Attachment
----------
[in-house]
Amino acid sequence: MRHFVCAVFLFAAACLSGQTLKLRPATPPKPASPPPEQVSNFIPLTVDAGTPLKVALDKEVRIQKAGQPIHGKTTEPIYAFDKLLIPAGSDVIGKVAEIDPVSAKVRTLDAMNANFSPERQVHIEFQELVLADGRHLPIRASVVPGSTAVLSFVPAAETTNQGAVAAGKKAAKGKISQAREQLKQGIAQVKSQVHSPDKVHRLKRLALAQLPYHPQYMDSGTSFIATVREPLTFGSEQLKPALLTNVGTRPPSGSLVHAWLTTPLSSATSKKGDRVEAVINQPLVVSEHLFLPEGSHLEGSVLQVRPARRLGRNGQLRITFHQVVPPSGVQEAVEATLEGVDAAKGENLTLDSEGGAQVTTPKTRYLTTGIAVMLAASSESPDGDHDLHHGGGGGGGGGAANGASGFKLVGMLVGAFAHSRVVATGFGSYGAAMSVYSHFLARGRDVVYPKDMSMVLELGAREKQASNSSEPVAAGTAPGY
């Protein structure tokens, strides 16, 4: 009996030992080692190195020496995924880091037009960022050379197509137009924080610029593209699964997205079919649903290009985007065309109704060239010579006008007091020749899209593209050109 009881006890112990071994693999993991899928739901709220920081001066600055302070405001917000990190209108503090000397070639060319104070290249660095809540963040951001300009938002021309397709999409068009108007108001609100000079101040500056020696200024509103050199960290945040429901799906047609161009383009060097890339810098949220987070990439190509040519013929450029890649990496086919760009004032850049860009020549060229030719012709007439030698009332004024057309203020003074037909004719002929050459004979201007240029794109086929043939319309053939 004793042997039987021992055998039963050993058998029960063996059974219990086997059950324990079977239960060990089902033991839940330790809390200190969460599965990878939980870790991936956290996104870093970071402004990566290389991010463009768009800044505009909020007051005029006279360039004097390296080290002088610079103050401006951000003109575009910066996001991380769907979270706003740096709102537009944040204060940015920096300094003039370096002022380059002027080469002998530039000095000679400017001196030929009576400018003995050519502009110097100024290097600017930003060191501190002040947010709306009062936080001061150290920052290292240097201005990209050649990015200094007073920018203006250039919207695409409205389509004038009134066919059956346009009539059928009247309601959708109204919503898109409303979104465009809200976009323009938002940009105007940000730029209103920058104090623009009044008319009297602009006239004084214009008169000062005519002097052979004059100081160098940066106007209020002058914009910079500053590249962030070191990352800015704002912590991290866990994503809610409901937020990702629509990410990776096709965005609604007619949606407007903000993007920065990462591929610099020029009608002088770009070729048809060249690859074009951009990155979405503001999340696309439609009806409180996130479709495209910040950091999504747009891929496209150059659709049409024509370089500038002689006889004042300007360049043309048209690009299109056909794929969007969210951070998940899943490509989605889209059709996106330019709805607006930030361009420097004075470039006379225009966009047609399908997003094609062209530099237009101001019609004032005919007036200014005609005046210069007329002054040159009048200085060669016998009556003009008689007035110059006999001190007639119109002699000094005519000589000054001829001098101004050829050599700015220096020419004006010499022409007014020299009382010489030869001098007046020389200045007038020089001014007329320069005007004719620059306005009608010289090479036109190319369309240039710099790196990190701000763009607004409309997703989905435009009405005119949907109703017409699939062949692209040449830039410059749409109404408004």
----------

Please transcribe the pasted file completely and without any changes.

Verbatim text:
[in-house]
Amino acid sequence: MRHFVCAVFLFAAACLSGQTLKLRPATPPKPASPPPEQVSNFIPLTVDAGTPLKVALDKEVRIQKAGQPIHGKTTEPIYAFDKLLIPAGSDVIGKVAEIDPVSAKVRTLDAMNANFSPERQVHIEFQELVLADGRHLPIRASVVPGSTAVLSFVPAAETTNQGAVAAGKKAAKGKISQAREQLKQGIAQVKSQVHSPDKVHRLKRLALAQLPYHPQYMDSGTSFIATVREPLTFGSEQLKPALLTNVGTRPPSGSLVHAWLTTPLSSATSKKGDRVEAVINQPLVVSEHLFLPEGSHLEGSVLQVRPARRLGRNGQLRITFHQVVPPSGVQEAVEATLEGVDAAKGENLTLDSEGGAQVTTPKTRYLTTGIAVMLAASSESPDGDHDLHHGGGGGGGGGAANGASGFKLVGMLVGAFAHSRVVATGFGSYGAAMSVYSHFLARGRDVVYPKDMSMVLELGAREKQASNSSEPVAAGTAPGY
């Protein structure tokens, strides 16, 4: 009996030992080692190195020496995924880091037009960022050379197509137009924080610029593209699964997205079919649903290009985007065309109704060239010579006008007091020749899209593209050109 009881006890112990071994693999993991899928739901709220920081001066600055302070405001917000990190209108503090000397070639060319104070290249660095809540963040951001300009938002021309397709999409068009108007108001609100000079101040500056020696200024509103050199960290945040429901799906047609161009383009060097890339810098949220987070990439190509040519013929450029890649990496086919760009004032850049860009020549060229030719012709007439030698009332004024057309203020003074037909004719002929050459004979201007240029794109086929043939319309053939 004793042997039987021992055998039963050993058998029960063996059974219990086997059950324990079977239960060990089902033991839940330790809390200190969460599965990878939980870790991936956290996104870093970071402004990566290389991010463009768009800044505009909020007051005029006279360039004097390296080290002088610079103050401006951000003109575009910066996001991380769907979270706003740096709102537009944040204060940015920096300094003039370096002022380059002027080469002998530039000095000679400017001196030929009576400018003995050519502009110097100024290097600017930003060191501190002040947010709306009062936080001061150290920052290292240097201005990209050649990015200094007073920018203006250039919207695409409205389509004038009134066919059956346009009539059928009247309601959708109204919503898109409303979104465009809200976009323009938002940009105007940000730029209103920058104090623009009044008319009297602009006239004084214009008169000062005519002097052979004059100081160098940066106007209020002058914009910079500053590249962030070191990352800015704002912590991290866990994503809610409901937020990702629509990410990776096709965005609604007619949606407007903000993007920065990462591929610099020029009608002088770009070729048809060249690859074009951009990155979405503001999340696309439609009806409180996130479709495209910040950091999504747009891929496209150059659709049409024509370089500038002689006889004042300007360049043309048209690009299109056909794929969007969210951070998940899943490509989605889209059709996106330019709805607006930030361009420097004075470039006379225009966009047609399908997003094609062209530099237009101001019609004032005919007036200014005609005046210069007329002054040159009048200085060669016998009556003009008689007035110059006999001190007639119109002699000094005519000589000054001829001098101004050829050599700015220096020419004006010499022409007014020299009382010489030869001098007046020389200045007038020089001014007329320069005007004719620059306005009608010289090479036109190319369309240039710099790196990190701000763009607004409309997703989905435009009405005119949907109703017409699939062949692209040449830039410059749409109404408004």